Low-level marijuana offenses can be expunged from criminal records beginning July 21, 2021.
This article will be updated with county-specific information regarding expungement as it becomes available.
Proposition 207 passed in Arizona with a resounding 60% support, making it legal for Arizonans 21 years and over to use recreational marijuana.
A key element of Proposition 207 is the opportunity to expunge a criminal record, which can impede employment, nullify the right to vote and harm reputations.
So far, counties are still working to set up a process that will allow previous offenders to expunge marijuana-related offenses from their criminal record. Expungements are scheduled to begin on July 12, 2021. The Copper Courier will update this article with county-specific information as it becomes available.
Expunging Previous Convictions
Proposition 207 is the first voter measure in Arizona that offers expungement, according to Jared Keenan, a senior staff attorney at American Civil Liberties Union of Arizona. But the process may differ in each of Arizona’s 15 counties, depending on the population and whether the county attorney supported the measure.
Each of the counties reached by The Copper Courier said they do not intend to object expungement requests.
Prosecutors can petition against moves to expunge records. The Maricopa County Attorney’s Office has not given a stance on expungement but has announced it will immediately drop all pending and unfiled charges of marijuana possession based on “the will of the voters.”
Currently, Keenan said, all marijuana convictions are felonies, which means convicts could lose their right to vote, their access to public housing and food assistance, and their eligibility for federal student loans. A criminal record also makes it harder to get a job.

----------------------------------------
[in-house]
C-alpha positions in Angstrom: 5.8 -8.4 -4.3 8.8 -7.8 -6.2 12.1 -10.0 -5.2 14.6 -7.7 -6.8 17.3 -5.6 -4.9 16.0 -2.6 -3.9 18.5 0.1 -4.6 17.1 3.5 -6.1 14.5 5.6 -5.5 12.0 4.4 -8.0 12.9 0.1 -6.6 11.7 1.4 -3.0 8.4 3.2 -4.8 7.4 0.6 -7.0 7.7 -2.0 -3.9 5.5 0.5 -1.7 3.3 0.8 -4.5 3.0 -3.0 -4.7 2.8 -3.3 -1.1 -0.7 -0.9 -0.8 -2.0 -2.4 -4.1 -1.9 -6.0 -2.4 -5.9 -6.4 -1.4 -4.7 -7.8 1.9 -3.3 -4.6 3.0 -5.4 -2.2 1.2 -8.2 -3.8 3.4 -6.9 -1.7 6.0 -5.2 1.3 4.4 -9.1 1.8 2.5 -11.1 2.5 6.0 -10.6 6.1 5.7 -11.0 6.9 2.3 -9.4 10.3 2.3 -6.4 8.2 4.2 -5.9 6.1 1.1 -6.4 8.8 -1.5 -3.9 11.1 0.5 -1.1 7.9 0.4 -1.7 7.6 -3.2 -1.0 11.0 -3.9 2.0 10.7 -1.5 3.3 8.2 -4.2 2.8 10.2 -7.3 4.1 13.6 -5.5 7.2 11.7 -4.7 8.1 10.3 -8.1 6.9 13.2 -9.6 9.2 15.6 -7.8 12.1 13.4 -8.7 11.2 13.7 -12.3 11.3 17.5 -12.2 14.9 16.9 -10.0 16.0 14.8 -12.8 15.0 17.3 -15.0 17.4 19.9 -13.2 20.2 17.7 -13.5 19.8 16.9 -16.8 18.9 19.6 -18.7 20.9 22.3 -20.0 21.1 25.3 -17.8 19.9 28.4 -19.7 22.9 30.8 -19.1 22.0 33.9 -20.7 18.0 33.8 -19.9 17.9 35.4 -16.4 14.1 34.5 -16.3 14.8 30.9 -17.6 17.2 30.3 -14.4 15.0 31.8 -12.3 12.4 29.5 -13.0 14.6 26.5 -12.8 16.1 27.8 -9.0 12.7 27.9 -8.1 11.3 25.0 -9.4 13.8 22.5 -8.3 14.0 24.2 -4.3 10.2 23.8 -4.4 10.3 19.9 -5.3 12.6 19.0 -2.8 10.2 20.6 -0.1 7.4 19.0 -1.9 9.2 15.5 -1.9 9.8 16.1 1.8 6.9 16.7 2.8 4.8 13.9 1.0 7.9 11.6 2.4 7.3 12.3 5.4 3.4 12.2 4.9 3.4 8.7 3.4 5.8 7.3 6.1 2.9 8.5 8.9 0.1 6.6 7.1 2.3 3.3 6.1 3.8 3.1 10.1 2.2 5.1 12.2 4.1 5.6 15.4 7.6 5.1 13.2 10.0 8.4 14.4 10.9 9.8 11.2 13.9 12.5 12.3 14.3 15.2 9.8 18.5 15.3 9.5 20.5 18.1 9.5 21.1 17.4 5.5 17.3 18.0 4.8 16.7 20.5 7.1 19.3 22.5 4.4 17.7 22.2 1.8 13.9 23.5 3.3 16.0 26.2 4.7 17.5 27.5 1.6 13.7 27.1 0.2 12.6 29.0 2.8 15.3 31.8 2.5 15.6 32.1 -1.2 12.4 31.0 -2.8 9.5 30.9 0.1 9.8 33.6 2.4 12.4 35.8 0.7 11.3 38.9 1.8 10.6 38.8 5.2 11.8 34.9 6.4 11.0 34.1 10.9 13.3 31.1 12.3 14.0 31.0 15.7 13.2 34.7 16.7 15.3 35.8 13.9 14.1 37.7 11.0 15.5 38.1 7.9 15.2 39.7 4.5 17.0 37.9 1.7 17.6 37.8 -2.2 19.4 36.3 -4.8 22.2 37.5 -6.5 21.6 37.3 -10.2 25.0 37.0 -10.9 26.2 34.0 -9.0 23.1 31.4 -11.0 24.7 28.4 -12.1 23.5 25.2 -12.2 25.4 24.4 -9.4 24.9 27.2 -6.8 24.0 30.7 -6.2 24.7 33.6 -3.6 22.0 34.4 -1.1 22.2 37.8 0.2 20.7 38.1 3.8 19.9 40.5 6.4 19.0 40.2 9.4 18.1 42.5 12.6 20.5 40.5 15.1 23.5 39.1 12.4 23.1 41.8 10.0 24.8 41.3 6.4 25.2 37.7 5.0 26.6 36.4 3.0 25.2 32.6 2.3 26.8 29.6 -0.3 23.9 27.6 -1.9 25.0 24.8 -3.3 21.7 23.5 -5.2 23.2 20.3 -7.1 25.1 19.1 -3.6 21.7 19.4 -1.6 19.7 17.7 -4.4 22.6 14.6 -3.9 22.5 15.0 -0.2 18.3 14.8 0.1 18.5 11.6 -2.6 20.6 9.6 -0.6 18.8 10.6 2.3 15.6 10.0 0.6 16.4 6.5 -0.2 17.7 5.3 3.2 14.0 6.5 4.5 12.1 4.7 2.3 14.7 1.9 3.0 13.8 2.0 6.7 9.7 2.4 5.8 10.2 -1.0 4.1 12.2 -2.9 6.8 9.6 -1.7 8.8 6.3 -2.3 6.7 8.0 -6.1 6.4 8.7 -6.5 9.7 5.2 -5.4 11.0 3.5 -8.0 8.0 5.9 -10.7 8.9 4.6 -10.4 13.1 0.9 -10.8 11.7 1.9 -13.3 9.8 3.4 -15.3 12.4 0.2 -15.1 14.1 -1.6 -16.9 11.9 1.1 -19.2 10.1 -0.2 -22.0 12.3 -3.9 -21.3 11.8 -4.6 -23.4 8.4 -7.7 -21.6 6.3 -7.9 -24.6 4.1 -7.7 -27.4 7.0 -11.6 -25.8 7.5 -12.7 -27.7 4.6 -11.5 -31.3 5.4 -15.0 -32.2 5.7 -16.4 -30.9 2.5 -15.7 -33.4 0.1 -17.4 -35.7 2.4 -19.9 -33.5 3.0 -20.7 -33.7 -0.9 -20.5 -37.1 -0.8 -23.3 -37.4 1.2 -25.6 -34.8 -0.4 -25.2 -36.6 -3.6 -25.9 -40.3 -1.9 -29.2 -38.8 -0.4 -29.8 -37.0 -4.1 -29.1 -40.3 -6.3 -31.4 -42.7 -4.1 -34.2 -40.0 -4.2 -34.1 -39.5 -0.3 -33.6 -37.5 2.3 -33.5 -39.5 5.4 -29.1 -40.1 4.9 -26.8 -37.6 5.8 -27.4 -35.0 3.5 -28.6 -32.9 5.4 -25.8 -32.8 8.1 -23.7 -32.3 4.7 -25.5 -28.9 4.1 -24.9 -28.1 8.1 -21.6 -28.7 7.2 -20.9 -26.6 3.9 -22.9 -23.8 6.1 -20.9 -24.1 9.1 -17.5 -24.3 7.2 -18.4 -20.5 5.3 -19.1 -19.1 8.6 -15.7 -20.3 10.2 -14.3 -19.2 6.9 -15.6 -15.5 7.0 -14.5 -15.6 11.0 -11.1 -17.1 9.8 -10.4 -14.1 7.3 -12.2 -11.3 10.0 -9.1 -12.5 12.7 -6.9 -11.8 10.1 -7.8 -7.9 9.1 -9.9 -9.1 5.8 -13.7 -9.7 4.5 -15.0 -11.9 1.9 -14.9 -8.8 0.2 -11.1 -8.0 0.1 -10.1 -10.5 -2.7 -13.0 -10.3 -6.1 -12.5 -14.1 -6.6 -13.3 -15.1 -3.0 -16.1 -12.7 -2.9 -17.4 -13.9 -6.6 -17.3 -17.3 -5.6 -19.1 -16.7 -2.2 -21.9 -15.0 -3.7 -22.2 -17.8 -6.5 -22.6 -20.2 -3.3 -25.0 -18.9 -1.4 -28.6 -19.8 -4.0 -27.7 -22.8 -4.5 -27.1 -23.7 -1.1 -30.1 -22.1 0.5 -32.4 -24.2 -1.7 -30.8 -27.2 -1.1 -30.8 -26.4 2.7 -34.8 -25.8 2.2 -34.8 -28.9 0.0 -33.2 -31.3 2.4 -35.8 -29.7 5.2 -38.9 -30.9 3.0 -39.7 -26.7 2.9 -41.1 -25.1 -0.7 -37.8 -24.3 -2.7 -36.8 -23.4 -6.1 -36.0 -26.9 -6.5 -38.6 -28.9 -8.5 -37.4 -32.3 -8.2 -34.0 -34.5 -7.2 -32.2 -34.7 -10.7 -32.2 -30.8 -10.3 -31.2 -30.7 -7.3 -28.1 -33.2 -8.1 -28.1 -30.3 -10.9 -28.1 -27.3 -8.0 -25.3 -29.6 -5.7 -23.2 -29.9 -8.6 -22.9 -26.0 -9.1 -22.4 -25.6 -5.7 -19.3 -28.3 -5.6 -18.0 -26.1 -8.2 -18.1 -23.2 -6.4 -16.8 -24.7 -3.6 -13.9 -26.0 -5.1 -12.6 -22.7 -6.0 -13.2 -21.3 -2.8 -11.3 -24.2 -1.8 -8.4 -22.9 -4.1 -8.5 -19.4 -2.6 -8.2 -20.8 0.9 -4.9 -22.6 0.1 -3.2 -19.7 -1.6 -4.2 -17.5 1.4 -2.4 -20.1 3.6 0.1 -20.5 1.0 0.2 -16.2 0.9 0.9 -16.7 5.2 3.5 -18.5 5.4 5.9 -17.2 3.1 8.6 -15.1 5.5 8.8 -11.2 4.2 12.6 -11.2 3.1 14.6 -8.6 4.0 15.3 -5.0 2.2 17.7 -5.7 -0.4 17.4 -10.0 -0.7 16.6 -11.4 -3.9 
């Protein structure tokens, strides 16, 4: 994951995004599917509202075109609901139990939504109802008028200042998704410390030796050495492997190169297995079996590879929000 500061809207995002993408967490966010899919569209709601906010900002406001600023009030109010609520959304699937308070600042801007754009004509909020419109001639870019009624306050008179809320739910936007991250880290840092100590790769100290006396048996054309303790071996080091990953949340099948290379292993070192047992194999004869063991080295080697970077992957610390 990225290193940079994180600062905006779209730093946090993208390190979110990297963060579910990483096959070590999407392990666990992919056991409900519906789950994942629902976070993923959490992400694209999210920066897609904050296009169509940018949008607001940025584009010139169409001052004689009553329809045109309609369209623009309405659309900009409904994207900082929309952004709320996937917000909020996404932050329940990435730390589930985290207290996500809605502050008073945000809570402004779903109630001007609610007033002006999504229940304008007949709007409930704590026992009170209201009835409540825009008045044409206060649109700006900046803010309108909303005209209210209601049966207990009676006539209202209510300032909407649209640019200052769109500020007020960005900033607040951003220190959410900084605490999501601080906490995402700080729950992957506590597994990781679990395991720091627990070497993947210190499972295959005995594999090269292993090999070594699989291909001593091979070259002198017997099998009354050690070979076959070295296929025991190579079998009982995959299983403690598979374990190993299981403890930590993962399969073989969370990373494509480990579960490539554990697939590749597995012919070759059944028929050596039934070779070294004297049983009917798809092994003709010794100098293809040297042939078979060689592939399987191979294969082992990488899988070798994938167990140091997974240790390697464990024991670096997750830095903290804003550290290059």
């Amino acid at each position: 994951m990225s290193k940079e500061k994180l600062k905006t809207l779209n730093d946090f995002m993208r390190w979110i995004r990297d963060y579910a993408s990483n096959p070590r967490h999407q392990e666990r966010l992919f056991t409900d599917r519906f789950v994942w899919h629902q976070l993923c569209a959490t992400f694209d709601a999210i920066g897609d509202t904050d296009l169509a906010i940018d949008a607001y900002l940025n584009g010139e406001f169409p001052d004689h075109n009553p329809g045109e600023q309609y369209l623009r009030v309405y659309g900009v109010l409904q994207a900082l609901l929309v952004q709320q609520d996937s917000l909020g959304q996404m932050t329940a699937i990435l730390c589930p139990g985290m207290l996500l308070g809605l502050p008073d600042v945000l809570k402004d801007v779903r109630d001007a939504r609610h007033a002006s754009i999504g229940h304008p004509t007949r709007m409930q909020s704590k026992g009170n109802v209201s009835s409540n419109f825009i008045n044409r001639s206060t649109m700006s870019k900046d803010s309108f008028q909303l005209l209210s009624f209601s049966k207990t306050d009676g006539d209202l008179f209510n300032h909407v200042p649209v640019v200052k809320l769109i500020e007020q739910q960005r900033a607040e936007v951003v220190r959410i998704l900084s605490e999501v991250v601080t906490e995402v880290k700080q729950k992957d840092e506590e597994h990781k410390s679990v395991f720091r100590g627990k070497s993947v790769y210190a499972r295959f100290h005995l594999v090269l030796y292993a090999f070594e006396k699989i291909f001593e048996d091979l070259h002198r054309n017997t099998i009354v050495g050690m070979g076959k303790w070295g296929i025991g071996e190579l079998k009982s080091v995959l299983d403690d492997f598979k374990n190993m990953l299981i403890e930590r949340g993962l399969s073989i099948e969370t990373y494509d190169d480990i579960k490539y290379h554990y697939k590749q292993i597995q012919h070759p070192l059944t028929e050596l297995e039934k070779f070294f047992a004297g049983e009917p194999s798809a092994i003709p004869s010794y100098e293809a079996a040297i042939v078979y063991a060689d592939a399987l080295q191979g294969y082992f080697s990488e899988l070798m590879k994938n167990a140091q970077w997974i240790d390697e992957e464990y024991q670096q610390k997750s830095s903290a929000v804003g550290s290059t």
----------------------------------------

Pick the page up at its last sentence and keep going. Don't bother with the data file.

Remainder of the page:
The proposition does not specify the expungement process but sets aside $4 million to help fund it. Keenan expects nonprofit organizations like his will apply for some of that money, allowing them to provide forms, help convicts fill them out and file the petitions with the court. The money also could fund attorney positions to work on expungement cases.
Drug offenses, particularly marijuana, disproportionately affect people of color, but Keenan said Proposition 207 won’t resolve the problem of racial disparity in the criminal justice system on its own.
“It will lower the number of non-white people being arrested for marijuana,” he said, “ but those that are concerned with racial disparities and arrest rates and conviction rates need to continue working to make sure that we address those problems.”
But, he added, “It’s definitely a step in the right direction.”
The passage of Prop 207 comes four years after Arizona voters narrowly defeated a proposal to legalize recreational pot, with Gov. Doug Ducey and fellow Republicans in the Legislature refusing to change Arizona’s strict marijuana laws.
Maricopa County Attorney Spokeswoman Jennifer Liewer announced Nov. 9 that all pending cases for possession of an ounce or less of marijuana would be dismissed.